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Rapid Weight Loss vs. Slow Continuous Weight Loss

Weight loss protocols can only be considered successful if they deliver consistent results over the long term-a goal which is often elusive, so much so that the term ‘yo-yo’ is used to describe the perennial weight loss/weight regain battle common in obesity. A successful weight loss diet produces a loss of 10% of more of initial body weight maintained for at least one year.

Slow continuous weight loss has been shown to result in continued weight loss and long-term maintenance; however, this only occurs if the subject is able to maintain the changes to diet and physical activity.

On the other hand, rapid weight loss (RWL) diets show greater initial weight loss as well as larger total weight loss long-term. Initial RWL is related to more positive quality of life changes which can serve as motivators and reinforces of health habits and behaviours.

What is a Rapid Weight Loss diet?

Rapid Weight Loss is usually achieved using a Very Low Calorie or Energy Diet (VLCD or VLED). These diets are usually ketogenic as they contain very low levels (20-50g) of carbohydrates. This leads to the production of ketones as the body switches to primarily burning fat as its fuel source rather than glycogen. This metabolic condition is called ‘nutritional’ ketosis.

Ketones are a by-product of this process and assist in the weight loss process by its effect on appetite control hormones leading to appetite suppression.

Ketogenic diets also work to reduce fat-storage and enhance fat-breakdown, improve the body’s ability to burn fat as a fuel and increases the metabolic cost on the body as it has to produce new glucose and the increase amount of energy used to breakdown proteins.

Adequate protein intake is important when following these diets to prevent loss of fat-free or muscle mass. Greater percentage of muscle mass loss during weight loss have been associated with weight regain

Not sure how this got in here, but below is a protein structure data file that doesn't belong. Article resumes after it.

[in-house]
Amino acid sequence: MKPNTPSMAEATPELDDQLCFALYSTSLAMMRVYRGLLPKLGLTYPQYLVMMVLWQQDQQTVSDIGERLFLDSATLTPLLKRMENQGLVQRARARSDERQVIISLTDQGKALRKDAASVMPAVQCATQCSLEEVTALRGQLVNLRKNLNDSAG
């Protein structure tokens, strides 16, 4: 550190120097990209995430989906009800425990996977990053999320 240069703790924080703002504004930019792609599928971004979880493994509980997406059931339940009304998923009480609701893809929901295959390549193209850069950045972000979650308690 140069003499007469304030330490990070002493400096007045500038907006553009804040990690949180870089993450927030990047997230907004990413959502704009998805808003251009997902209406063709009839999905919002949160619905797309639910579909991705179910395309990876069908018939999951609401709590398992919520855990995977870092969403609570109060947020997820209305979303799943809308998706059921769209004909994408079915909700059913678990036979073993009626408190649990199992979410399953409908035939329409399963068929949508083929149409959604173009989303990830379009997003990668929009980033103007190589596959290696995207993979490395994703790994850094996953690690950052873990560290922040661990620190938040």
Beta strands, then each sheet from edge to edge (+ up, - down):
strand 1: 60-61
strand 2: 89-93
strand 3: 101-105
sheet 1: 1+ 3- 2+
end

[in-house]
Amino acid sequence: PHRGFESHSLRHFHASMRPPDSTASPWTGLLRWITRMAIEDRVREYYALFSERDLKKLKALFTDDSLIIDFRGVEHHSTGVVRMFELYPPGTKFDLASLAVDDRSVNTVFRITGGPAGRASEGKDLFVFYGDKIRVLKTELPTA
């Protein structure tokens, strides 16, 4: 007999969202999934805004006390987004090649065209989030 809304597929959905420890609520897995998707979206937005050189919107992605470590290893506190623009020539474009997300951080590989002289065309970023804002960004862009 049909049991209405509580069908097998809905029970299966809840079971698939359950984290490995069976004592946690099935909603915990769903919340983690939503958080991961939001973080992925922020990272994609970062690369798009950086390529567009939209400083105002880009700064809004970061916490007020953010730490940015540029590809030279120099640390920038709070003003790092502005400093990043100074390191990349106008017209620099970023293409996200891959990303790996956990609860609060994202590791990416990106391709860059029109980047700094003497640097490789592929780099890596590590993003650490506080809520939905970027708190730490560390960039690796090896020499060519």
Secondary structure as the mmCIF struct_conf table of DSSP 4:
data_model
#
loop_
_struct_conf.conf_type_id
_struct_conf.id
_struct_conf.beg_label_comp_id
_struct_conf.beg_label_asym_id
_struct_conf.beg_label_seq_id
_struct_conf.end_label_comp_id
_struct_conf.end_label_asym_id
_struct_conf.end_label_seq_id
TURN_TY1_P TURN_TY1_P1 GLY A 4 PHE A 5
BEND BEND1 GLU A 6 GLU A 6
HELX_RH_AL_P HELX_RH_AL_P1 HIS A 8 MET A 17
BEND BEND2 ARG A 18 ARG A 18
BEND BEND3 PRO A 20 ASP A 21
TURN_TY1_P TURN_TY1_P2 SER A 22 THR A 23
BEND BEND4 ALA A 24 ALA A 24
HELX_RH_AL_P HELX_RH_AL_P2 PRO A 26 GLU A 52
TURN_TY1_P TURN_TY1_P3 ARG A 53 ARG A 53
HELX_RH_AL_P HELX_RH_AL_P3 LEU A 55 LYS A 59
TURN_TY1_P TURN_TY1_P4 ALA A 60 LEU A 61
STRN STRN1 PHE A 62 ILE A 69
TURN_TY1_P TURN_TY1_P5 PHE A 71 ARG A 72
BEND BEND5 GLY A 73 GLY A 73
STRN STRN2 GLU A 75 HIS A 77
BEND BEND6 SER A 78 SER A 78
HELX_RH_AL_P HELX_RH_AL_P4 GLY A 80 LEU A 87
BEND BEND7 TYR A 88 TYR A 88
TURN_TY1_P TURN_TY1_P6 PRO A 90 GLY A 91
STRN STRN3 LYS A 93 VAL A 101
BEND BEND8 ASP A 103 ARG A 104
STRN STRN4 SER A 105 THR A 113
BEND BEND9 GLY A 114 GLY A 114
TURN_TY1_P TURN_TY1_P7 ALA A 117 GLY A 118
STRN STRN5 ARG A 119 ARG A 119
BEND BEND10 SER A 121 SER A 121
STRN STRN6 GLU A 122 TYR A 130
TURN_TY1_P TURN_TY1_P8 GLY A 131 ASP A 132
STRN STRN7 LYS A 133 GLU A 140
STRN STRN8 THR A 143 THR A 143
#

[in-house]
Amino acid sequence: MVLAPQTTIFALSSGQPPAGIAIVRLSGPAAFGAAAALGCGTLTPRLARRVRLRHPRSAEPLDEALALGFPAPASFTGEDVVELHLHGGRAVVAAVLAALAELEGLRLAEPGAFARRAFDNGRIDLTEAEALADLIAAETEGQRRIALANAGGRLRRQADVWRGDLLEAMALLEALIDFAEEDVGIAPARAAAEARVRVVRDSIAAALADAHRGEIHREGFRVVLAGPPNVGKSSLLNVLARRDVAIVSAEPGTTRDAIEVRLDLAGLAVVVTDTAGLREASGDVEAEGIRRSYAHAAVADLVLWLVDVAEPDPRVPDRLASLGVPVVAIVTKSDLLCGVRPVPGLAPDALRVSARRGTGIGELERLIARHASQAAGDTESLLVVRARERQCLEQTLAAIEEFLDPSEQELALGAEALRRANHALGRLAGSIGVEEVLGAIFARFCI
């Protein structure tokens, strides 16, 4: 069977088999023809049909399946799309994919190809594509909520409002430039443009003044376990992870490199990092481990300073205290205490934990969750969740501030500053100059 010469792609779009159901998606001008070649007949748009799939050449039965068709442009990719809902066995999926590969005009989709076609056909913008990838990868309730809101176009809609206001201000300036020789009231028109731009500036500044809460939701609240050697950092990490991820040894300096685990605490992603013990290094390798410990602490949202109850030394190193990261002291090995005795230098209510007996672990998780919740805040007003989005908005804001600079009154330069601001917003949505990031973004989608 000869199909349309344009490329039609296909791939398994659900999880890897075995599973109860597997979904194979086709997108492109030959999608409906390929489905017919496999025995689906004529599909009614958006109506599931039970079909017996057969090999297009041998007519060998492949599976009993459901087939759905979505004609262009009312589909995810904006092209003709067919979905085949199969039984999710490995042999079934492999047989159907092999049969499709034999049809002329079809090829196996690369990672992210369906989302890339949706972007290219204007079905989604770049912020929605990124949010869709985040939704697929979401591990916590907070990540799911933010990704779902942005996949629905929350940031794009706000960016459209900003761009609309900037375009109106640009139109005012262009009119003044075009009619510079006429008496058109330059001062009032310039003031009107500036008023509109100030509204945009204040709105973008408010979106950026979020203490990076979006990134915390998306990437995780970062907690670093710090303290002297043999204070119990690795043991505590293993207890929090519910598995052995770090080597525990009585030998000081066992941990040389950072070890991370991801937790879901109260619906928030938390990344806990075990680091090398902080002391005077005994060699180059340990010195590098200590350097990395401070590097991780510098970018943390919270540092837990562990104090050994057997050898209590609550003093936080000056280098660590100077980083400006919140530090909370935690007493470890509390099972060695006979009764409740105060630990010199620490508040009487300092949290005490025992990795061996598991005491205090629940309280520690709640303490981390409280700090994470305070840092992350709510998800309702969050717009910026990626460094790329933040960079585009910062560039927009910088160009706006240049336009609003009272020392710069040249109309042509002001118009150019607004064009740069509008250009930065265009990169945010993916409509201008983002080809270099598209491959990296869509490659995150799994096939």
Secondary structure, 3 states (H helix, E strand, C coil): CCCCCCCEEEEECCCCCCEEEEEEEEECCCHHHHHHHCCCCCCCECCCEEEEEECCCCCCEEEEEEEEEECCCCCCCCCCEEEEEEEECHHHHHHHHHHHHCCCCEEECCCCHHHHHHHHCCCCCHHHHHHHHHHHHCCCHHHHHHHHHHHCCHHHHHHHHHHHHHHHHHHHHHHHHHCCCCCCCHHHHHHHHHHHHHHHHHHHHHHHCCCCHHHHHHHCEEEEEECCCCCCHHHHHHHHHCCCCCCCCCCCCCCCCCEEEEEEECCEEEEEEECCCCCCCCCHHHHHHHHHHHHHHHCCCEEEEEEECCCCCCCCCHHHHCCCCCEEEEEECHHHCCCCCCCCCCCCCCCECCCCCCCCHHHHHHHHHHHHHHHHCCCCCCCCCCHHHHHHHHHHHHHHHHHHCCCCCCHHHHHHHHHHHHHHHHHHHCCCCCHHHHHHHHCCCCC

A recent study that looked at subjects following VLED ketogenic and non-ketogenic protocols for six months followed by a Mediterranean diet for six months saw no weight regained in the six-month period. The evidence is now showing that VLEDs result in greater initial weight loss and along with an active weight-maintenance program including nutrition, behavioural therapy and exercise results in greater total weight loss and improves long-term weight maintenance.

 

Reference
  • *Paoli, A., Bianco, A., et al (2013). Long term successful weight loss with a combination biphasic ketogenic Mediterranean diet and Mediterranean diet protocol. Nutrients 5, 5205-521
  • *Vink RG, Roumans NJ, Arkenbosch LA, Mariman EC, van Baak MA. The effect of rate of weight loss on long-term weight regain in adults with overweight and obesity. Obesity (Silver Spring). 2016 Feb;24(2):321-7. doi: 10.1002/oby.21346.
  • *Paoli, A., Ketogenic Diet for Obesity: Friend or Foe?, Int J Environ Res Public Health, 2014 Feb; 11 (2): 2092-2107.
  • Bueno N.B., de Melo I.S., de Oliveira S.L., da Rocha Ataide T. Very-low-carbohydrate ketogenic diet v. Low-fat diet for long-term weight loss: A meta-analysis of randomised controlled trials. Br. J. Nutr.2013;110:1178–1187. doi: 10.1017/S0007114513000548.